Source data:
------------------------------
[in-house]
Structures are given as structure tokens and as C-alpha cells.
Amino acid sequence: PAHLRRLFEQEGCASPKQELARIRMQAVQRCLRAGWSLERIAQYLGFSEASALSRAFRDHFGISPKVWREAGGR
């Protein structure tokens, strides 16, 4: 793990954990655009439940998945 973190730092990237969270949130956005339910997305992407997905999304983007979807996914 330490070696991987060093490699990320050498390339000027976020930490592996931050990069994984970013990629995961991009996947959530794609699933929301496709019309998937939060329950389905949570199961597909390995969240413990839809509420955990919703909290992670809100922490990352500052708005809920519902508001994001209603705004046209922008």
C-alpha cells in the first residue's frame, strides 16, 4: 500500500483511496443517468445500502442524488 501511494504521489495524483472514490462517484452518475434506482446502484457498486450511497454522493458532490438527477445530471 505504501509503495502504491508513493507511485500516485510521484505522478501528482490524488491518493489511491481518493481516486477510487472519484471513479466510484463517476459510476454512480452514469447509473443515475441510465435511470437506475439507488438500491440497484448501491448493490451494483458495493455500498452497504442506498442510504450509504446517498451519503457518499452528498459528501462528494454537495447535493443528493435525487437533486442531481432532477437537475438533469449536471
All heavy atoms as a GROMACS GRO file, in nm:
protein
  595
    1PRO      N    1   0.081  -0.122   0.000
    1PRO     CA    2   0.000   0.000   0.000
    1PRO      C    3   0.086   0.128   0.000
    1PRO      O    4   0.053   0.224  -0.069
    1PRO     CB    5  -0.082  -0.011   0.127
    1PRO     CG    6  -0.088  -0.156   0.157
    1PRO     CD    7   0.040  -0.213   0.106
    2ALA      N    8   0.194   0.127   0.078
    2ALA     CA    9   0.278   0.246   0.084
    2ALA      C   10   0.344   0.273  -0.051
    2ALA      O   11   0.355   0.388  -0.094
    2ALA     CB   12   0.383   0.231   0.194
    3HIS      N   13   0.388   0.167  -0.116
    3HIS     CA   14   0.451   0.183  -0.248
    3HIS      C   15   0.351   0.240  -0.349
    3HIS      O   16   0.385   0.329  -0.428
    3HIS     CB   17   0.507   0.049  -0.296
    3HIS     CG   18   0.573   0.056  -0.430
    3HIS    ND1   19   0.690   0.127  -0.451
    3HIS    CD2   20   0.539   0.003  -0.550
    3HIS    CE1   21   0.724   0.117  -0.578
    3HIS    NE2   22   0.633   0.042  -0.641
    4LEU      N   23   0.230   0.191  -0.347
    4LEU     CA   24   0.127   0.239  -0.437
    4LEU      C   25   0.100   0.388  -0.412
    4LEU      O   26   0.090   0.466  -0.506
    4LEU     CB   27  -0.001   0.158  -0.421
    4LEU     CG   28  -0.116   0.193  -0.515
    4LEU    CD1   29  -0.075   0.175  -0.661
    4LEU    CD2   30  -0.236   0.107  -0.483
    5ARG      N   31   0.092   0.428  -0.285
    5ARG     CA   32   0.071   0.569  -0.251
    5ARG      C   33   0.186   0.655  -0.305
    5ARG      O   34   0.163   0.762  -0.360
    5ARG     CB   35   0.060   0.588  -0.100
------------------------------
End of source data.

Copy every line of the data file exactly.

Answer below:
[in-house]
Structures are given as structure tokens and as C-alpha cells.
Amino acid sequence: PAHLRRLFEQEGCASPKQELARIRMQAVQRCLRAGWSLERIAQYLGFSEASALSRAFRDHFGISPKVWREAGGR
């Protein structure tokens, strides 16, 4: 793990954990655009439940998945 973190730092990237969270949130956005339910997305992407997905999304983007979807996914 330490070696991987060093490699990320050498390339000027976020930490592996931050990069994984970013990629995961991009996947959530794609699933929301496709019309998937939060329950389905949570199961597909390995969240413990839809509420955990919703909290992670809100922490990352500052708005809920519902508001994001209603705004046209922008």
C-alpha cells in the first residue's frame, strides 16, 4: 500500500483511496443517468445500502442524488 501511494504521489495524483472514490462517484452518475434506482446502484457498486450511497454522493458532490438527477445530471 505504501509503495502504491508513493507511485500516485510521484505522478501528482490524488491518493489511491481518493481516486477510487472519484471513479466510484463517476459510476454512480452514469447509473443515475441510465435511470437506475439507488438500491440497484448501491448493490451494483458495493455500498452497504442506498442510504450509504446517498451519503457518499452528498459528501462528494454537495447535493443528493435525487437533486442531481432532477437537475438533469449536471
All heavy atoms as a GROMACS GRO file, in nm:
protein
  595
    1PRO      N    1   0.081  -0.122   0.000
    1PRO     CA    2   0.000   0.000   0.000
    1PRO      C    3   0.086   0.128   0.000
    1PRO      O    4   0.053   0.224  -0.069
    1PRO     CB    5  -0.082  -0.011   0.127
    1PRO     CG    6  -0.088  -0.156   0.157
    1PRO     CD    7   0.040  -0.213   0.106
    2ALA      N    8   0.194   0.127   0.078
    2ALA     CA    9   0.278   0.246   0.084
    2ALA      C   10   0.344   0.273  -0.051
    2ALA      O   11   0.355   0.388  -0.094
    2ALA     CB   12   0.383   0.231   0.194
    3HIS      N   13   0.388   0.167  -0.116
    3HIS     CA   14   0.451   0.183  -0.248
    3HIS      C   15   0.351   0.240  -0.349
    3HIS      O   16   0.385   0.329  -0.428
    3HIS     CB   17   0.507   0.049  -0.296
    3HIS     CG   18   0.573   0.056  -0.430
    3HIS    ND1   19   0.690   0.127  -0.451
    3HIS    CD2   20   0.539   0.003  -0.550
    3HIS    CE1   21   0.724   0.117  -0.578
    3HIS    NE2   22   0.633   0.042  -0.641
    4LEU      N   23   0.230   0.191  -0.347
    4LEU     CA   24   0.127   0.239  -0.437
    4LEU      C   25   0.100   0.388  -0.412
    4LEU      O   26   0.090   0.466  -0.506
    4LEU     CB   27  -0.001   0.158  -0.421
    4LEU     CG   28  -0.116   0.193  -0.515
    4LEU    CD1   29  -0.075   0.175  -0.661
    4LEU    CD2   30  -0.236   0.107  -0.483
    5ARG      N   31   0.092   0.428  -0.285
    5ARG     CA   32   0.071   0.569  -0.251
    5ARG      C   33   0.186   0.655  -0.305
    5ARG      O   34   0.163   0.762  -0.360
    5ARG     CB   35   0.060   0.588  -0.100